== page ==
Wake up, immune system!!
He knows for sure that they are on the right track. They first saw it in a small group of patients with advanced cancer, and now they are about to give a larger group of patients the new, experimental treatment. Dr Ludwig Dubois and his colleagues are researching the use of a combination of radiation and immunotherapy to fight cancer. “Cancer can grow in humans or animals because the immune system no longer recognises cell mutations. We actually give the immune system a good wake-up call: go and do what you are meant to do.”
The treatment as a car
Immunotherapy comes in many forms. Ludwig Dubois and his colleagues use a specific molecule (I.e. an immunocytokine based on Interleukin-2). This molecule gives the immune system a big boost after it has been delivered directly to the tumour through the patient’s blood. In combination with a single dose of radiation, this therapy appears to be very effective. Especially if this is also done in combination with yet another molecule that counteracts the suppression of the immune system—the immune checkpoint inhibitors. Dubois: “We compare it to a car on a downhill slope. Irradiation is the GPS, the immunotherapy is pushing the gas pedal and the immune checkpoint inhibitors take the foot off the brake pedal.”
“This scientific study was our salvation”
When Carla Reintjens from Eijsden was asked to participate in a scientific study of immunotherapy, it was immediately clear to her husband: “That was our salvation! I thought it was a good idea, because I only read positive things about immunotherapy on the internet.” And although Carla dreaded it, she finally said yes. Two and a half years later, she is still cancer-free.
Surprisingly good results…
To their own surprise, the initial results in mice (even without the inhibitors) were spectacular. “Mice with a tumour recovered completely in 75% of the cases and they were still cancer free another 150 days thereafter. When they were subsequently injected with tumour cells again, the immune system in most cases recognised the cancer and cleared it out spontaneously. So, you actually train the organism to clear out the same cancer in the future as well.” And what about metastases, which are sometimes not even detected? “Twenty per cent of the metastases were also eradicated long term in our mouse model, without them being irradiated.”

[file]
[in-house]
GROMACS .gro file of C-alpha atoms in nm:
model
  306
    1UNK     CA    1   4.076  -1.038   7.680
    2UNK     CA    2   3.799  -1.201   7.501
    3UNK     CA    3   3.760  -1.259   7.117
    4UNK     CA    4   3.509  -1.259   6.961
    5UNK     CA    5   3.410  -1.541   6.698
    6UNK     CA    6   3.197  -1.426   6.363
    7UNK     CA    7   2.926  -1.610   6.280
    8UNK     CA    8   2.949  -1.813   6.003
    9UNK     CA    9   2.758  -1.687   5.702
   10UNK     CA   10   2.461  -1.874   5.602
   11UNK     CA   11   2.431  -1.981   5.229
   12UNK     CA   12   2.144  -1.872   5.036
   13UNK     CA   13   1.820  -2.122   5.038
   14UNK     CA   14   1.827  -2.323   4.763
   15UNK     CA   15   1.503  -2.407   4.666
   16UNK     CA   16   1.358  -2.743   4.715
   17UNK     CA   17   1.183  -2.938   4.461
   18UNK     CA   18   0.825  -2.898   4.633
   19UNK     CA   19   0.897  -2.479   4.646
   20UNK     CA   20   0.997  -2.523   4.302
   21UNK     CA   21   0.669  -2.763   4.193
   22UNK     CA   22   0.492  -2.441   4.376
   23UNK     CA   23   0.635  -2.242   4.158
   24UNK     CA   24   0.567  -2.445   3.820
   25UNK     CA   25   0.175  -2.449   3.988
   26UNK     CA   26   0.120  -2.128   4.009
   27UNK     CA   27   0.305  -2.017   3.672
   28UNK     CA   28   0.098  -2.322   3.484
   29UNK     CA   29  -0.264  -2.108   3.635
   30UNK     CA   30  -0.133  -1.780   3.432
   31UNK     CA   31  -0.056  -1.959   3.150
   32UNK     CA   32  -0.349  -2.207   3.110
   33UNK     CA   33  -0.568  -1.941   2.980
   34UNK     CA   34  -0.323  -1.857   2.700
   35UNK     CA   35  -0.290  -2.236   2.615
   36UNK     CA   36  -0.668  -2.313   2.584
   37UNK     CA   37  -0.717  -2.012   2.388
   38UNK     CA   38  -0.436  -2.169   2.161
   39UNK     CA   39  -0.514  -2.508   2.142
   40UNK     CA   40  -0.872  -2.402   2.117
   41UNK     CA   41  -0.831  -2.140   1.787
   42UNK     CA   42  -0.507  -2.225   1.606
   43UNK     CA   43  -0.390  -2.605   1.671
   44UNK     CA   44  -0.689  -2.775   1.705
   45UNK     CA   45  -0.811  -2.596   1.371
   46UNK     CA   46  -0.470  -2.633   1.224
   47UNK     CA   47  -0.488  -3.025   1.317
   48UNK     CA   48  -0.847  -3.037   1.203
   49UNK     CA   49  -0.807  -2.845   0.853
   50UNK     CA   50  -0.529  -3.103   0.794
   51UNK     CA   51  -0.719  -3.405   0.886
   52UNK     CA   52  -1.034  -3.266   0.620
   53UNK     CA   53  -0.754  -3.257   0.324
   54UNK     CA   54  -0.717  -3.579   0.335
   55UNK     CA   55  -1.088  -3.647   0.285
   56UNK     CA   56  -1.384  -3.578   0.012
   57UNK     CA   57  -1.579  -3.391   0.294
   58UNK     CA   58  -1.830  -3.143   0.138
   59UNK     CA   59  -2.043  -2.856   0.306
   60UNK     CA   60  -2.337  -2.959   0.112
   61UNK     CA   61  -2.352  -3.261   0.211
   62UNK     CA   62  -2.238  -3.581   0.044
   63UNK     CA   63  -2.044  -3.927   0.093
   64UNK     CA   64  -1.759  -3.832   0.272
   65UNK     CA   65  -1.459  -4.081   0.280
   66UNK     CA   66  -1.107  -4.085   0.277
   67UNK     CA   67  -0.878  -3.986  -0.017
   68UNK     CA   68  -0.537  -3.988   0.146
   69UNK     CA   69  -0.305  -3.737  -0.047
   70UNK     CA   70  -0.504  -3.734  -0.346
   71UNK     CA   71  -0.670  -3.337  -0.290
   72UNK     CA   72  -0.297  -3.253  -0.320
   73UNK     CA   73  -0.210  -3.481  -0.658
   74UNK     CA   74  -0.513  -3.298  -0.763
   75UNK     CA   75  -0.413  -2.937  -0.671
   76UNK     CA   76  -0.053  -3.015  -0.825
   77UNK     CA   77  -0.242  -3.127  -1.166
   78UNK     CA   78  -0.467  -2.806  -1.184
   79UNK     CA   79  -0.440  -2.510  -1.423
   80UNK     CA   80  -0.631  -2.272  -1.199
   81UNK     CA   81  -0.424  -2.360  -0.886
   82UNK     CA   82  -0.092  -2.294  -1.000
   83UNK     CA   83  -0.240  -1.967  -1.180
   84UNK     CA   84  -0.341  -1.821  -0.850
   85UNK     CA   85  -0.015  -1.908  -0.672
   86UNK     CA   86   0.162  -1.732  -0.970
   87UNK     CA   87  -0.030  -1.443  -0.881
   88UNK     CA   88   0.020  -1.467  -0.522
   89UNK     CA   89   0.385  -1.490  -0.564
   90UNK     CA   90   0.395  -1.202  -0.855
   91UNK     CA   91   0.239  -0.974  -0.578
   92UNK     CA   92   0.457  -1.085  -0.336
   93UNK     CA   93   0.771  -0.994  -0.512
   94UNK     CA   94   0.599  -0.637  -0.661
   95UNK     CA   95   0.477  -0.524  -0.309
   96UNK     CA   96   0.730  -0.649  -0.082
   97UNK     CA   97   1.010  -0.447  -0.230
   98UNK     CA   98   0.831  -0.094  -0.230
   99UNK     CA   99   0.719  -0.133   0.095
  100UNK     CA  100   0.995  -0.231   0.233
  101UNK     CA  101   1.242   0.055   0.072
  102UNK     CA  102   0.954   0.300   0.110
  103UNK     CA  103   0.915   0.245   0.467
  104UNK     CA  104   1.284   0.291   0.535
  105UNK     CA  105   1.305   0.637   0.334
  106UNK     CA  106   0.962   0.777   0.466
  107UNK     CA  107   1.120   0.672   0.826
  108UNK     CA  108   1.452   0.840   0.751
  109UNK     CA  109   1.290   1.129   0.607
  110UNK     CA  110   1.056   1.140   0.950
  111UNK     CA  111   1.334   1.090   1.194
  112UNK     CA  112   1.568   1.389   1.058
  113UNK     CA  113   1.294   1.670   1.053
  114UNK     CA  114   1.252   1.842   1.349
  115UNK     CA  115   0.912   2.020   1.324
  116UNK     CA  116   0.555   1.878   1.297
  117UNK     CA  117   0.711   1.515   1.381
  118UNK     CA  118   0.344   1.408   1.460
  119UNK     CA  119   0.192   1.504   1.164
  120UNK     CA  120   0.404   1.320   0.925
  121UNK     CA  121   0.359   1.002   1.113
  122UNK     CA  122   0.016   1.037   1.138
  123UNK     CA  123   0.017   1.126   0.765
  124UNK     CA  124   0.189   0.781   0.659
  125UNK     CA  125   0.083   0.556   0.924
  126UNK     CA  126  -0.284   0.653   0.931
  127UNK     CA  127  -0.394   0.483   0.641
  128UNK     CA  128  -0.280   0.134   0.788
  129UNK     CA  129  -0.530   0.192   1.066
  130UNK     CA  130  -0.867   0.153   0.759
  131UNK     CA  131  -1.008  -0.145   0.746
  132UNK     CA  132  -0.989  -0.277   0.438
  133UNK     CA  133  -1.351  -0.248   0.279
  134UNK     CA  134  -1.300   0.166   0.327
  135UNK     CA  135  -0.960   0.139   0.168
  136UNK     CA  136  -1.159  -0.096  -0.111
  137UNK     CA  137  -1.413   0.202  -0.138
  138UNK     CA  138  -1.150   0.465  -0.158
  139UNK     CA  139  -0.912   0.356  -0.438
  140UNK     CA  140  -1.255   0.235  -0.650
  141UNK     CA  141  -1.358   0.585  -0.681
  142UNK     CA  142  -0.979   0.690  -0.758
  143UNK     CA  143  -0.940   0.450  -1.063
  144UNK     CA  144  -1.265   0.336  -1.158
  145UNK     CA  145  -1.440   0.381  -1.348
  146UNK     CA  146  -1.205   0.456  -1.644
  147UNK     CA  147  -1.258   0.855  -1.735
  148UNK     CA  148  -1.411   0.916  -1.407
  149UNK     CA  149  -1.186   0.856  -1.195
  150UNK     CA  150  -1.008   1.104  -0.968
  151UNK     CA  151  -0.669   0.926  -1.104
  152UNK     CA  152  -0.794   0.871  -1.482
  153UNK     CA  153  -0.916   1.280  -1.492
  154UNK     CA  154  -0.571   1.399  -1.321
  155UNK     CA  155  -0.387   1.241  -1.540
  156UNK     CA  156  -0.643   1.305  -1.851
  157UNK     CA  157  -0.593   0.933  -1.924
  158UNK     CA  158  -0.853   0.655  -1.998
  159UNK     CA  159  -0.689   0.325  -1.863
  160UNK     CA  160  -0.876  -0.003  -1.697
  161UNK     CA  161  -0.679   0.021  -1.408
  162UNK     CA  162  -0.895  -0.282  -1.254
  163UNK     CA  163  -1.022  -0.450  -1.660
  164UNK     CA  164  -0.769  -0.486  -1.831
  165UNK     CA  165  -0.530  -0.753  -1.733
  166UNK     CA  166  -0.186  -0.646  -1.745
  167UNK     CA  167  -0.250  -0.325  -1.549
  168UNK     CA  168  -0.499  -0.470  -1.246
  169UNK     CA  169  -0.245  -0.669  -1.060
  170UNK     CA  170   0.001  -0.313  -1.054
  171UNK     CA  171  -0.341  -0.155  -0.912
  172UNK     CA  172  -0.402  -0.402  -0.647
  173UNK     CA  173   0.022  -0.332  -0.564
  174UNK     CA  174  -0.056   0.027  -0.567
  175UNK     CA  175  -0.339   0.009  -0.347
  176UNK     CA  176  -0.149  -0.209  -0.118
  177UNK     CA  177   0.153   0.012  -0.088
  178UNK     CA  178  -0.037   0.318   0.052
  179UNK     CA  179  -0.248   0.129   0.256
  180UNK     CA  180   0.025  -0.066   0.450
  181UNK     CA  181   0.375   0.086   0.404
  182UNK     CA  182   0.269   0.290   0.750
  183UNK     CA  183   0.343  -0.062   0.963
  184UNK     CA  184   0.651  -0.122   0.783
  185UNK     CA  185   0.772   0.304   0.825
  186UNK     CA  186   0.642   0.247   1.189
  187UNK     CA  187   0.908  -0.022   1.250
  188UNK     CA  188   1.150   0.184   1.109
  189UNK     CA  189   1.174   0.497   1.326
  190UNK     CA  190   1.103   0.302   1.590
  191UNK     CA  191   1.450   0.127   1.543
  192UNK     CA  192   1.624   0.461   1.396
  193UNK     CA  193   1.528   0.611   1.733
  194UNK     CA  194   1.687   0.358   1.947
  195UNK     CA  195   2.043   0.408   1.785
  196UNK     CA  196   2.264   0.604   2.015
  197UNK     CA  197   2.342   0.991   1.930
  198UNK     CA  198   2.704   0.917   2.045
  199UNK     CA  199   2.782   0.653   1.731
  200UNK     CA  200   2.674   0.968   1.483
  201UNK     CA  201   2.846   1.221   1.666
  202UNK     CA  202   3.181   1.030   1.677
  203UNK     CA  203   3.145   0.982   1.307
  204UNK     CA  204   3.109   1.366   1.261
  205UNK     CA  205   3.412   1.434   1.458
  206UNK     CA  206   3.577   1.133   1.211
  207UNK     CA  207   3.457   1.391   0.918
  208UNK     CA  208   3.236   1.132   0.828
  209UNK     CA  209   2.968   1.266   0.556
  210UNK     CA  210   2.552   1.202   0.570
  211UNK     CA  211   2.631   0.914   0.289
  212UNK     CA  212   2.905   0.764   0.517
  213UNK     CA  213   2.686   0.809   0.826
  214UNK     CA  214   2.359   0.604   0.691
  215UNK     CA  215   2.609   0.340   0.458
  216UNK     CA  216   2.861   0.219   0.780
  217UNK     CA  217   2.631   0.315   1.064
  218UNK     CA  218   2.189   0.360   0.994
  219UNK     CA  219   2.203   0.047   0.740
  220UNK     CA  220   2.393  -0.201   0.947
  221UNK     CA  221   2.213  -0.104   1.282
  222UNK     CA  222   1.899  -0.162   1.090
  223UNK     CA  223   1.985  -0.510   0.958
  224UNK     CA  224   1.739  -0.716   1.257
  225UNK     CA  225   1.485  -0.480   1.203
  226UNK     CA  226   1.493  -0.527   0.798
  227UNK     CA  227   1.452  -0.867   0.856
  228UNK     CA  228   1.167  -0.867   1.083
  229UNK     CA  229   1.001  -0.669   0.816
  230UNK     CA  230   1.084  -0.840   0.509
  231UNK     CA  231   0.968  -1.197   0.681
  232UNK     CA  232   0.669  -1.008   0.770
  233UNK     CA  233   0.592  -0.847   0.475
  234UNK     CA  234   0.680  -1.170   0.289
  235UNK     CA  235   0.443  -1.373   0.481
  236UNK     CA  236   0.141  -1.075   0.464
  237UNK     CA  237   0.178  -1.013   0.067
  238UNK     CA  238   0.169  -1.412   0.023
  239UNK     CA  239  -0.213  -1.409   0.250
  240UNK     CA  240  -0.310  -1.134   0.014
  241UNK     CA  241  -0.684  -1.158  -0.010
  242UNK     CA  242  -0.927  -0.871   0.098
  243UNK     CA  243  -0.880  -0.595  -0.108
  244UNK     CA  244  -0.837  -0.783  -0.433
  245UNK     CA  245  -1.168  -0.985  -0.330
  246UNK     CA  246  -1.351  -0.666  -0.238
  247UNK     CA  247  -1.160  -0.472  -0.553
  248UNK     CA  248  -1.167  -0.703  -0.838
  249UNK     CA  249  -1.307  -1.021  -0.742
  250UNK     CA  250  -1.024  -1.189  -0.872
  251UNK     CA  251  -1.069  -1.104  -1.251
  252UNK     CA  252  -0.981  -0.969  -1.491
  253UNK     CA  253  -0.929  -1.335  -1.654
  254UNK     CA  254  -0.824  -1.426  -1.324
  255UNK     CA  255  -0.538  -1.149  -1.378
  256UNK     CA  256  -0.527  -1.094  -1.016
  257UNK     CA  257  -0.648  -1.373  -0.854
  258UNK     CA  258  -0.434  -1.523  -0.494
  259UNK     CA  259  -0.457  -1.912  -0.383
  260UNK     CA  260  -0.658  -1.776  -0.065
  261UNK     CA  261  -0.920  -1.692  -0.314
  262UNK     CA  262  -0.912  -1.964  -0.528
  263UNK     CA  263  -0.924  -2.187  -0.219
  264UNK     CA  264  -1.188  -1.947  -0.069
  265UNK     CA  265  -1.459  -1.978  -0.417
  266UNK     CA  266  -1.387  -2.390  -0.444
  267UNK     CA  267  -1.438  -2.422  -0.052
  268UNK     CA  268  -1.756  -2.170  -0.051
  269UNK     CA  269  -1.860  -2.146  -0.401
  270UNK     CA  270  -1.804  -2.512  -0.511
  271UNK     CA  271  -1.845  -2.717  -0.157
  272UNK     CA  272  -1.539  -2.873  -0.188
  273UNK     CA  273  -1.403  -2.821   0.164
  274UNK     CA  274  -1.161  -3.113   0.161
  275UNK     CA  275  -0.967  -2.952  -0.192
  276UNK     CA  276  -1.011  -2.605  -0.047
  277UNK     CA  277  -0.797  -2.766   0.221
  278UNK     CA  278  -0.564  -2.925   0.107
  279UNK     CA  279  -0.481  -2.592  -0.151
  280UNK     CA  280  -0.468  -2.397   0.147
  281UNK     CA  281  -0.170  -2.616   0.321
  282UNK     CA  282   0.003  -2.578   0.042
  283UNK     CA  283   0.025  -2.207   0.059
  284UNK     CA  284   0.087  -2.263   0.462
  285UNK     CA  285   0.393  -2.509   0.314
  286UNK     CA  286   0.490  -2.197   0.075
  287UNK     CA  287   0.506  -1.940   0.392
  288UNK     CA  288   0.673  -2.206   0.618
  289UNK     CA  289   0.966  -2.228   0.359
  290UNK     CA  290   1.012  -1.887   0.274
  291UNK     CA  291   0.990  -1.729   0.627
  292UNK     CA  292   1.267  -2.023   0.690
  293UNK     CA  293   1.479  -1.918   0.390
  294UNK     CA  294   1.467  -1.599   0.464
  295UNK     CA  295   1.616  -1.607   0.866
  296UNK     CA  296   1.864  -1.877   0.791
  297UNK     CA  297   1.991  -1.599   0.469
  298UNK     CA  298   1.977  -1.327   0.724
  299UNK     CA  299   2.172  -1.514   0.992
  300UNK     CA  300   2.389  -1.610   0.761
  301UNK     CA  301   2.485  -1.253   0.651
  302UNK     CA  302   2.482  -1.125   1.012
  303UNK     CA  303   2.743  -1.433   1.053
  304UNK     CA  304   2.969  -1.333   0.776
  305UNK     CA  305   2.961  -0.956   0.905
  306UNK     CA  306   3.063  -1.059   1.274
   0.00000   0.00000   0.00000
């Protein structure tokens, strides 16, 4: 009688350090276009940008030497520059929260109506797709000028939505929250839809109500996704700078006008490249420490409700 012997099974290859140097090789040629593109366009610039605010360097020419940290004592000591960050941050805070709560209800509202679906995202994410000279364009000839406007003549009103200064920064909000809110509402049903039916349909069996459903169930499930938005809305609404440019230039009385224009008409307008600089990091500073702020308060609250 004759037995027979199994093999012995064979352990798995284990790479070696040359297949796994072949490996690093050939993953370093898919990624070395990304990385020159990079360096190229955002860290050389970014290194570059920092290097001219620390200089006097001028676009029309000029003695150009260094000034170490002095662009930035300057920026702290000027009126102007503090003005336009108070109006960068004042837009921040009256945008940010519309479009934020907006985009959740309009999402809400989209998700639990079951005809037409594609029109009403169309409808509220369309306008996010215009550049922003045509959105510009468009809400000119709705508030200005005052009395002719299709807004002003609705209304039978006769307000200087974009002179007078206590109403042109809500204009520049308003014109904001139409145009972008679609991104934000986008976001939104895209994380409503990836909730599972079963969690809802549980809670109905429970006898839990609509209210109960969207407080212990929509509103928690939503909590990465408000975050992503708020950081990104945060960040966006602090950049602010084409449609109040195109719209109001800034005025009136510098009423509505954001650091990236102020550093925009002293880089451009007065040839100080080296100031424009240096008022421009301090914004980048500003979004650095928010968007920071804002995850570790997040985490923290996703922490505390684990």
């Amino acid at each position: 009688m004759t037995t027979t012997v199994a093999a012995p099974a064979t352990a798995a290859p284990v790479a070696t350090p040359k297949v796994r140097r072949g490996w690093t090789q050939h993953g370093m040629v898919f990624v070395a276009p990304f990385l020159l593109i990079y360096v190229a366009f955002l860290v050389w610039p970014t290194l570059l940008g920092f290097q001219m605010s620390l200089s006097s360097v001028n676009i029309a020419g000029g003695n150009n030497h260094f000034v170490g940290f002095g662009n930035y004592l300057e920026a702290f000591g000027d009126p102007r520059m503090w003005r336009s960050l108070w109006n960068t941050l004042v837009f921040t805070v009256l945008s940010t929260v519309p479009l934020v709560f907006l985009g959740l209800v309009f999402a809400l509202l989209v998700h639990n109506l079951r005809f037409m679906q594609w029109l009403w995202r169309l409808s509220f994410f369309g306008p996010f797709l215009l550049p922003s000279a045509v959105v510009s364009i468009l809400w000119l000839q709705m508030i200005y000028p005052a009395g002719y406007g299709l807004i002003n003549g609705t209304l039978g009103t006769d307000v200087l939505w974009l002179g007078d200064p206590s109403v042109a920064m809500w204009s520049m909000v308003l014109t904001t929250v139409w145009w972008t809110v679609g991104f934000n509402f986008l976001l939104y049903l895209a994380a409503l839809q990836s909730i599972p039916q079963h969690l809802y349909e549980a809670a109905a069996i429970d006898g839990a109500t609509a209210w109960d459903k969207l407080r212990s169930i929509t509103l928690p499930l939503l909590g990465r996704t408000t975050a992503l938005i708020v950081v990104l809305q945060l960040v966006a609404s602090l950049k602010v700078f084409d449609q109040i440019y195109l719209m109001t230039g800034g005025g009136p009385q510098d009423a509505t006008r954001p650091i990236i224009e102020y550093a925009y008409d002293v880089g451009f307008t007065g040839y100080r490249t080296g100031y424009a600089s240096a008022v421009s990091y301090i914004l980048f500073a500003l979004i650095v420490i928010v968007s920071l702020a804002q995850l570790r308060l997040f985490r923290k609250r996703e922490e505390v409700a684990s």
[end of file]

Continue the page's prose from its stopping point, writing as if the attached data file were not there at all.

…also in the first six treated patients
The next step, a small scale study in humans, was performed in six patients who were in an advanced stage of cancer, for who many treatments lost their effectivity. The goal of this study was primarily to find the maximum doses of radiation and immunotherapy – at what doses the side effects are acceptable for the patient. The question of the effect on the disease was of secondary importance. “We finished this study over two years ago and two of those six patients have not deteriorated any further. We must be on to something. What we first saw in lab animals seems to be proven in patients.”
The next follow-up study
First, the METC medical ethics review committee (Medisch Ethische Toetsings Commissie) must approve the study of 100 patients with non-small cell lung cancer and a maximum of five metastases, after which it can be conducted in various European institutions. Their primary tumour will be irradiated in combination with the two therapies that press the gas pedal of the immune system and release the brake. And all there is left to do is just hope that the car will cruise to its destination like a charm.
Dr Ludwig Dubois works together with Prof. Philippe Lambin and their team is affiliated with the UM research school GROW, where the cancer research is based. For the study in 100 patients spread across various European research institutes (the phase 2 study), they received a 6.5 million euro grant from the European Commission.
The necessity of animal testing
Unfortunately, there is still no alternative for the usage of mice for this type of research. Replacement is therefore still in the distant future, but reduction and refinement have long been a daily practice. Dr Ludwig Dubois: “In the 17 years that I’ve been doing this work, I’ve always considered every test very strictly: are lab animals really needed and what is the minimum number that we need? Every experiment is ethically reviewed and I wouldn't want it to be any different. If that substantiation is there and patients can possibly be helped with it in the future, I find it acceptable. The day that the scientific community can create an immune system without lab animals, I’ll sign up immediately. But we’re not there yet.”